Kids shave hair in support of friend

SIOBHAN DOWNES
Last updated 17:39 27/06/2014

Khandallah School shave for cure

Haircuts for cancer charity
ROB KITCHIN/ Fairfax NZ Zoom
BESTIES: Ketah Bevan, left, and his best friend Harry Maine reckon they look like twins now. Harry is undergoing treatment for leukaemia.

Relevant offers

Education

Challenges ahead for new teacher graduands and the education profession, NZEI president Louise Green says Christchurch special needs school one of five using seclusion in 2016 Childcare centres losing teachers to kindergartens over pay Jonathan Milne: When they endanger themselves and others, it's time to crack down on reckless boaties Kiwi kid discovers the one wheel way to school rather than being dropped every day South Island councils work on school traffic safety Foot It: Garrulous mayor Tim Shadbolt and his son show scooters aren't just for kids New crossings and speed-calming measures making it easier for Auckland kids to walk to school Foot It: Councils given mandate to cut speed limits outside schools Students missing out on thousands in rebates

Harry Maine and his best friend Ketah Bevan reckon they look like twins now.

Ketah, 5, was one of 25 students and three adults at Wellington's Khandallah School to take part in a "Fun-razor" today, shaving his head for the Child Cancer Foundation.

He was doing it in support of Harry, five, who was diagnosed with acute lymphoblastic leukemia in January this year.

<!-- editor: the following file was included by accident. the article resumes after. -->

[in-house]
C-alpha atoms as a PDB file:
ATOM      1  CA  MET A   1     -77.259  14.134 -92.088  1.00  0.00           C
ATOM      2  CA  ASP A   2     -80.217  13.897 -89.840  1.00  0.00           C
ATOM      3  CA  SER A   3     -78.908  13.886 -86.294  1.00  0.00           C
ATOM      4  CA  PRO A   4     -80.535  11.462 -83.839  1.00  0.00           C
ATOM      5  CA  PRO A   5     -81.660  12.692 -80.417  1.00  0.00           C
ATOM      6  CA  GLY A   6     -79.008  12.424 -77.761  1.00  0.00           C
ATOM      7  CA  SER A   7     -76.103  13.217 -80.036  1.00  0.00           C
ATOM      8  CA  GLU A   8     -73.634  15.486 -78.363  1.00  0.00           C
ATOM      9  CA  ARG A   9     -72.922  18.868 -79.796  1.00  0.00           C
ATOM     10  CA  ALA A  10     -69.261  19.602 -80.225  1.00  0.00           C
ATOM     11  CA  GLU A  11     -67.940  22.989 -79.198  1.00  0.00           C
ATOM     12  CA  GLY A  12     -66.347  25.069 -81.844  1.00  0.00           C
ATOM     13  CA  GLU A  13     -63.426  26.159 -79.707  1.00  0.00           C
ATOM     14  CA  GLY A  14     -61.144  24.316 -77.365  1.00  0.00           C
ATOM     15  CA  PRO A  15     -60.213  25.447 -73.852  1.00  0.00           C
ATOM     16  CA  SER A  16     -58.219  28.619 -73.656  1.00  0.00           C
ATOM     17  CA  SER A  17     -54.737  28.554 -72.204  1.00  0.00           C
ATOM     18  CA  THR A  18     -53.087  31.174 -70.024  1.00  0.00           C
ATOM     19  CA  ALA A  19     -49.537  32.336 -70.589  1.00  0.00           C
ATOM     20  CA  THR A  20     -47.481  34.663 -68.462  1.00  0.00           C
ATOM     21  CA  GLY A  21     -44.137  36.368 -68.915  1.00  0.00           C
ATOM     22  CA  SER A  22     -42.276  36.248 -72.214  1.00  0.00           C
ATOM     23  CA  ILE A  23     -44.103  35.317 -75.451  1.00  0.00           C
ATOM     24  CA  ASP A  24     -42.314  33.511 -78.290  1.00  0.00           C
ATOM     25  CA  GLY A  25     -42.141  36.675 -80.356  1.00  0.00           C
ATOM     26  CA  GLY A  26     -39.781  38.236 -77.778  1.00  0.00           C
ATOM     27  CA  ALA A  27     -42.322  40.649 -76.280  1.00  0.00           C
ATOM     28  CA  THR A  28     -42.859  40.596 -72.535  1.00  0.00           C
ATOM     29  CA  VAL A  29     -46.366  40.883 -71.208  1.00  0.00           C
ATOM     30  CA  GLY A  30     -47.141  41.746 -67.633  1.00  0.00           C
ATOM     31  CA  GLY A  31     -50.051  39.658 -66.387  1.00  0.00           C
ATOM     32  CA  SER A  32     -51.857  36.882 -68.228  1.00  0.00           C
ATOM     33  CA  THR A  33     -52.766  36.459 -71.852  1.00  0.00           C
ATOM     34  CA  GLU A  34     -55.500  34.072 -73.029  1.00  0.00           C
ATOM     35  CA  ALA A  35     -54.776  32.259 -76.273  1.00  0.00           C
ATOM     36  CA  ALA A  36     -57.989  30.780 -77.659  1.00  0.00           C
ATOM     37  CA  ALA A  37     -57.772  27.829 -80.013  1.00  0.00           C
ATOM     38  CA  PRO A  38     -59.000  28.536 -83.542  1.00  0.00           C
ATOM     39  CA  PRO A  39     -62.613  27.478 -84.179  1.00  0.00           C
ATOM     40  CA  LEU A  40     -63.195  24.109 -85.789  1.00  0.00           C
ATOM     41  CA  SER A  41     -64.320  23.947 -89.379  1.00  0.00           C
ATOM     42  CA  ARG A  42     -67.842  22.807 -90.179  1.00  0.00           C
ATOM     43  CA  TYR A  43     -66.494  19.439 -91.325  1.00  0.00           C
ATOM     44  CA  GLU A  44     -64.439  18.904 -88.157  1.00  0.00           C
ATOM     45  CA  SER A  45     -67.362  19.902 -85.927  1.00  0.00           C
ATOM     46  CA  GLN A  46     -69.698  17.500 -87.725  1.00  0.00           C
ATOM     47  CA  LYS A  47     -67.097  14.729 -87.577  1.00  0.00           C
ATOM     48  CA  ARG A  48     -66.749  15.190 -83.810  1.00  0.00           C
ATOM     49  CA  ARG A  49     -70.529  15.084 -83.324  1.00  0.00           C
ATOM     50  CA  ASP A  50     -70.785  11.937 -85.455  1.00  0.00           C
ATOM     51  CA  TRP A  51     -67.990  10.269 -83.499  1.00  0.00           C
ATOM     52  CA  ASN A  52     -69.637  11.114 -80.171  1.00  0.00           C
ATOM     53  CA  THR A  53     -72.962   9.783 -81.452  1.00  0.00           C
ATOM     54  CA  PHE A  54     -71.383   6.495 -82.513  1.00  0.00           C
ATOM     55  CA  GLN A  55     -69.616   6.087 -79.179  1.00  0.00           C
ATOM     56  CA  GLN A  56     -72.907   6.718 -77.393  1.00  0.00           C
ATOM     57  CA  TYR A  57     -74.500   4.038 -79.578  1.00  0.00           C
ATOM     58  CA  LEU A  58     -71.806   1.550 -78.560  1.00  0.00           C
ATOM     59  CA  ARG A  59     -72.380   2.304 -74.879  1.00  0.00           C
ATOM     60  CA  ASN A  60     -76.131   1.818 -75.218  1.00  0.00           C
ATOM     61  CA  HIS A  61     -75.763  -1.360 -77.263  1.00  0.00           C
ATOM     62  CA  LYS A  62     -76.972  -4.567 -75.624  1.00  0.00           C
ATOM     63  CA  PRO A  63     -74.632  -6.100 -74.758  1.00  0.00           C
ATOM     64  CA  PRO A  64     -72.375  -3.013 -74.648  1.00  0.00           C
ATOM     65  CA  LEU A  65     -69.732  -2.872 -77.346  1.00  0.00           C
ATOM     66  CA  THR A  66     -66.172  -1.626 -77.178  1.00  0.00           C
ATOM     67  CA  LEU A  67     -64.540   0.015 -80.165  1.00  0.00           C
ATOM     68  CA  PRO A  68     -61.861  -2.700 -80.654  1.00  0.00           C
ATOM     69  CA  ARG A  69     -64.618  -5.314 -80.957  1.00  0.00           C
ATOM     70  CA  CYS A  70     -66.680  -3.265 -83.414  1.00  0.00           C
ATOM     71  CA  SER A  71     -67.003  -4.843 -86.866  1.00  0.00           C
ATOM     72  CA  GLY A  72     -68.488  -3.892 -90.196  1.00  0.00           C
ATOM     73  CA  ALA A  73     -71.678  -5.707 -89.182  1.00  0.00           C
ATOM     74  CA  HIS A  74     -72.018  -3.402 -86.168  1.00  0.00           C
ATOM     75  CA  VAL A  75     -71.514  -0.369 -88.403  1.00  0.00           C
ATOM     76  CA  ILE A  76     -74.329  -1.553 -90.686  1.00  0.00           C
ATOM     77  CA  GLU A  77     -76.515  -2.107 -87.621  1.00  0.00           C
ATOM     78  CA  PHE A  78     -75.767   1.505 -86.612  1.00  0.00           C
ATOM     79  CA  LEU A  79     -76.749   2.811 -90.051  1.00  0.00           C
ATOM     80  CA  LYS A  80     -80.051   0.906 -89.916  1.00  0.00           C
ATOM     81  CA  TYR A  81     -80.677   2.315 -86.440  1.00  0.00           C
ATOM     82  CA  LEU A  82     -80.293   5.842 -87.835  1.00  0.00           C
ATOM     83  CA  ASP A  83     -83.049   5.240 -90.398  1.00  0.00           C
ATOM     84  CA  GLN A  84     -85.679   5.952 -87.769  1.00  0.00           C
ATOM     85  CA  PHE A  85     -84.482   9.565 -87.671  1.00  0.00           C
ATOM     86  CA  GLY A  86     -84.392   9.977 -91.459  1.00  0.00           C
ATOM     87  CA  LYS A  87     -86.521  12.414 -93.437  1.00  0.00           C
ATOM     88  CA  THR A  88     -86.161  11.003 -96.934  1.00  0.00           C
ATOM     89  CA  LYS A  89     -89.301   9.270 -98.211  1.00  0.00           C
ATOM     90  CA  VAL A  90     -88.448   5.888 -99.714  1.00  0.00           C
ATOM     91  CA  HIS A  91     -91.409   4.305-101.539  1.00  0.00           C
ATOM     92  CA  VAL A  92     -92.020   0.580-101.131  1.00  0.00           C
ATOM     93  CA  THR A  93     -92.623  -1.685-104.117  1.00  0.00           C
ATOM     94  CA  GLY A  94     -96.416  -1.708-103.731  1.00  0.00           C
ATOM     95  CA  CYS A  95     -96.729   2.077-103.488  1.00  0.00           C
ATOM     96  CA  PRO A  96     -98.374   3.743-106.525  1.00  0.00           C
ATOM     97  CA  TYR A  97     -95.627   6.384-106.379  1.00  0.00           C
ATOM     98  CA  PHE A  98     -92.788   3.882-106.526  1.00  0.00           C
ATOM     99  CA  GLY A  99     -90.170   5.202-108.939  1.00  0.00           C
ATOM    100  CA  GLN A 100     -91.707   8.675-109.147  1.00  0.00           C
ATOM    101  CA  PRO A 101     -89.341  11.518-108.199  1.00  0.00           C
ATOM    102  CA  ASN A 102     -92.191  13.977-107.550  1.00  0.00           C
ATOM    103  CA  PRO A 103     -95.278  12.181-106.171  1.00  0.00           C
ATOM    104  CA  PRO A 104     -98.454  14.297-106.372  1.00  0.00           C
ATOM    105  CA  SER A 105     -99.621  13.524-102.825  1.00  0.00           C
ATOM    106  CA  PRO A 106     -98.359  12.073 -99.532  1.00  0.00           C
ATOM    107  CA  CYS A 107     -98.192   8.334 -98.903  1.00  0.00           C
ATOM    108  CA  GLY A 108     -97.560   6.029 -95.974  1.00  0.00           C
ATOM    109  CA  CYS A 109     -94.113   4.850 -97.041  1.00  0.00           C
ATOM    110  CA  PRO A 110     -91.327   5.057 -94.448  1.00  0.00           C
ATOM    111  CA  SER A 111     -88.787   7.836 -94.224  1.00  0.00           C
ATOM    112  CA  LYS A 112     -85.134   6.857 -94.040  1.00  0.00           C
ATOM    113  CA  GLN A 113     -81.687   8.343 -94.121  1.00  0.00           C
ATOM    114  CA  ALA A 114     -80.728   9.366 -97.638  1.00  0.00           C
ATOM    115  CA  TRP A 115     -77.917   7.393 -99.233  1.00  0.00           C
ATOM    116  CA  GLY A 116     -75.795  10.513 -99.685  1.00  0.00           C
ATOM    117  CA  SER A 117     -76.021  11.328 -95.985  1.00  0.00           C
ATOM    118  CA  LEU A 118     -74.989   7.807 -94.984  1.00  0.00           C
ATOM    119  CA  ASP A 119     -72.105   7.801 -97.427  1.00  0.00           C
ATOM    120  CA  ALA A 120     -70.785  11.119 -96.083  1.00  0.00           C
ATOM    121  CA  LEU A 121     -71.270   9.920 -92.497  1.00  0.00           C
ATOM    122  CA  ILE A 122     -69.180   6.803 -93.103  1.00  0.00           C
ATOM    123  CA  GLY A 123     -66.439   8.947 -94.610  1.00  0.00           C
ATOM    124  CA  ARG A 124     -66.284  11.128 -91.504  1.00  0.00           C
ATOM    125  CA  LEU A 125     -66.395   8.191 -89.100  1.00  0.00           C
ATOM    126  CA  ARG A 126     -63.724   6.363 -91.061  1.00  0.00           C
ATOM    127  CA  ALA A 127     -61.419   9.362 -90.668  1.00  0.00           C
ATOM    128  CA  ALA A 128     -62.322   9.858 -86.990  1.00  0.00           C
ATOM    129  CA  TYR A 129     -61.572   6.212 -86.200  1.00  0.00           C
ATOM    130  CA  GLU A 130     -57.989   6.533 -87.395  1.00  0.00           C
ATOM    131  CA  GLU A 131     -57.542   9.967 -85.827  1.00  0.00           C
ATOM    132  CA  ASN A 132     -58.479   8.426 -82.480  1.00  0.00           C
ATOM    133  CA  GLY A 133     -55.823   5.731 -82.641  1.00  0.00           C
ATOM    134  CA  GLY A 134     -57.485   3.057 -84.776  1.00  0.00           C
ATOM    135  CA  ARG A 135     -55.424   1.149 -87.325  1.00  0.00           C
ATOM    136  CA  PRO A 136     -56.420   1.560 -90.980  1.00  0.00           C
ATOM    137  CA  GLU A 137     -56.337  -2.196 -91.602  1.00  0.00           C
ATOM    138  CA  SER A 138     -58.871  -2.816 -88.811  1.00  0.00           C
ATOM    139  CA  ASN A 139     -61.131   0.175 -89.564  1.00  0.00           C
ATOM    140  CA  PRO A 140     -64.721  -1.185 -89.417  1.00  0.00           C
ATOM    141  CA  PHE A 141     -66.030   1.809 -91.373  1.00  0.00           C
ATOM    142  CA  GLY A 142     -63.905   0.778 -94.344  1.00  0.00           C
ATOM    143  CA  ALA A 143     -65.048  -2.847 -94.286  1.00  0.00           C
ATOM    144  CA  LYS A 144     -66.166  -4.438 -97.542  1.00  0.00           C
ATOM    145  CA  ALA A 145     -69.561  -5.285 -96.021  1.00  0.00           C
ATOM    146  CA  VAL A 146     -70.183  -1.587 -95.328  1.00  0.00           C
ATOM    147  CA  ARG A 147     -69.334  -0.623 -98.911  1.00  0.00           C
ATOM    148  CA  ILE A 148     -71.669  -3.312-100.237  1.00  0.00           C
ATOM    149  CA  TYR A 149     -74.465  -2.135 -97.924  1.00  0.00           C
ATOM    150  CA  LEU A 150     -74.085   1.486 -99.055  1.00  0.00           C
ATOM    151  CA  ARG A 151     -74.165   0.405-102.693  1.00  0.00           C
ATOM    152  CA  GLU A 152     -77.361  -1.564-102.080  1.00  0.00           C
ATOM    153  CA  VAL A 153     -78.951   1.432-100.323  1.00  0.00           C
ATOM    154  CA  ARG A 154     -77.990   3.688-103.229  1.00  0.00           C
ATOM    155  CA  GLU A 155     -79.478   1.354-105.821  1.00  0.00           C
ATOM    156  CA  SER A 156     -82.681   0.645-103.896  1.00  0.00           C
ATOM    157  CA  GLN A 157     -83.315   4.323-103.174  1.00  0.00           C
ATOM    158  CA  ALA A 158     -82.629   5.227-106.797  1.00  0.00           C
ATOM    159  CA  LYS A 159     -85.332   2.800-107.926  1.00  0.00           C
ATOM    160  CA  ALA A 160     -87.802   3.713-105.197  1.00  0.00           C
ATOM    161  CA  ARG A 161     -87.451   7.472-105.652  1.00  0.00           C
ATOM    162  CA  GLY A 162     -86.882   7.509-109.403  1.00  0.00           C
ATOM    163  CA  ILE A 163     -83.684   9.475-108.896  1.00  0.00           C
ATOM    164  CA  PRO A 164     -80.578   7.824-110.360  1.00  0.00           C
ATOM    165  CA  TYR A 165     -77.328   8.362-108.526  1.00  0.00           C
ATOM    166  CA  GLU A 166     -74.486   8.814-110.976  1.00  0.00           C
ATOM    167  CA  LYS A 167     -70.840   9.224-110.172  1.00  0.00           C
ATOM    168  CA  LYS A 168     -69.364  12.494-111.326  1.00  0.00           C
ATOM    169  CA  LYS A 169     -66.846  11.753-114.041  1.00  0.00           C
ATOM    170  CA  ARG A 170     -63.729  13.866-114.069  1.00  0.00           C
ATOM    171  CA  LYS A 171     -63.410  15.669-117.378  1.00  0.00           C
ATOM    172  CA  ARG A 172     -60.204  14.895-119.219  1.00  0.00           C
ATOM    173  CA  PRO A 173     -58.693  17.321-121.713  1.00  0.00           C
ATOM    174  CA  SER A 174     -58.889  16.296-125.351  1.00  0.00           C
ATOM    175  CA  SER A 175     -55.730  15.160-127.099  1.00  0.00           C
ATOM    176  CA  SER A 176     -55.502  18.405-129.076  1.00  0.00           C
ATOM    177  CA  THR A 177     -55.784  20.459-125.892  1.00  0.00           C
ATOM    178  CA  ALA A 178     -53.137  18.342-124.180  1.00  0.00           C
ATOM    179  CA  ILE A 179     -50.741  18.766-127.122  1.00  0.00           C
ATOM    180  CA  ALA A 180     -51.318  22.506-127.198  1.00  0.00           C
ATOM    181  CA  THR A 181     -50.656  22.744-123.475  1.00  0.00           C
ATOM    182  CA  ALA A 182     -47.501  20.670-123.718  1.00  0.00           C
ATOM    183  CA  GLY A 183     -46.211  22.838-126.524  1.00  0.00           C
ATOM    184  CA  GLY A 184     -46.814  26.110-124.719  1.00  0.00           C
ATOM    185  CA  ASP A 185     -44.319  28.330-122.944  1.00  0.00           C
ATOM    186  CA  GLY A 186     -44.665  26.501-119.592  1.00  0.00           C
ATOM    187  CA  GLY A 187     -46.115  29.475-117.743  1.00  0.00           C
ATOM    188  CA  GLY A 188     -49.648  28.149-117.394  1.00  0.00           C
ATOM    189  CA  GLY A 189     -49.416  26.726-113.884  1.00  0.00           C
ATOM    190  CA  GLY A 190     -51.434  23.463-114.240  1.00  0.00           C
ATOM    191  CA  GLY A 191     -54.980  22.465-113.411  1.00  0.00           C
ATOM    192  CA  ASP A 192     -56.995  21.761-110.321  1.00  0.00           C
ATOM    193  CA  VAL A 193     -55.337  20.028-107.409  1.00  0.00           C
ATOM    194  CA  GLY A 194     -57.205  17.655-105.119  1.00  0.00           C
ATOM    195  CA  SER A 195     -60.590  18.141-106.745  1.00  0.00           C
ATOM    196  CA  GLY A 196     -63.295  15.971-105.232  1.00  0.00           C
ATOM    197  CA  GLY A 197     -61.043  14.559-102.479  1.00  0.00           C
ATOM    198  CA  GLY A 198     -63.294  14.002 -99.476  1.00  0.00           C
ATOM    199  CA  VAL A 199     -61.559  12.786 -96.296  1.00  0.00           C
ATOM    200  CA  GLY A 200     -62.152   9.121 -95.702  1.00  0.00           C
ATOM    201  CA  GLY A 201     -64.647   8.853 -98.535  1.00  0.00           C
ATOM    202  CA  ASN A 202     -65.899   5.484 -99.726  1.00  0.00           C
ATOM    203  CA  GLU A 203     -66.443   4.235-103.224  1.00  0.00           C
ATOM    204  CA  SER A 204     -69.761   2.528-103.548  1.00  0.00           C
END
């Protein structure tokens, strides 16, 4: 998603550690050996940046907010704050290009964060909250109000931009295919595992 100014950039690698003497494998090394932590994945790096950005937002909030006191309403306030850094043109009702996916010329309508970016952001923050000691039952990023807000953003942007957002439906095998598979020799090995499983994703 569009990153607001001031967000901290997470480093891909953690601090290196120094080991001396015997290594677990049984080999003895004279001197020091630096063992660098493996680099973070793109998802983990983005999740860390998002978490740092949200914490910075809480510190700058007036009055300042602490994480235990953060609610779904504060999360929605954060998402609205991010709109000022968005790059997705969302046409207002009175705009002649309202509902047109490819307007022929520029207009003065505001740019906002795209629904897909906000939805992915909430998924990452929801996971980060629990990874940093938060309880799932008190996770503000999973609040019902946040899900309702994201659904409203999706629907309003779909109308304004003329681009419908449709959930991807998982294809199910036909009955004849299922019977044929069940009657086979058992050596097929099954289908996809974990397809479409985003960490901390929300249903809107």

Harry wears a necklace of 288 beads, each representing a different stage of his treatment, which will continue over the next three-and-a-half years. He lost his hair during chemotherapy.

The friends, who have been inseparable since they were three, shared a hug after Ketah had his head shaved. Harry said he thought it looked "good".

There were plenty more cheers, high-fives and head-rubs as other members of the Fun-razor team revealed their new bald styles.

Travys McClay, eight, said it was "a little bit exciting".

"This is the first time I've ever had a bald head."

Anna Praill, 10, was unfazed by losing her locks.

"It's kind of scary, but it's not scary because you know it's all for a good thing.

"You're not giving away your left leg, it's going to grow back."

At last count, the school had raised more than $21,000 for the cause.

Acting principal Warwick Austin said it was the first time the school had gotten involved in the event and he was delighted with the amount raised for the Child Cancer Foundation.

"It's wonderfully exciting and rewarding to think this has been generated from a school initiative."

Child Cancer Foundation fundraising and business development manager Scott Lancaster said Khandallah School's event was one of the largest community-organised Fun-razors in the Wellington region.

Ad Feedback

- Stuff

Comments

Special offers

Featured Promotions

Sponsored Content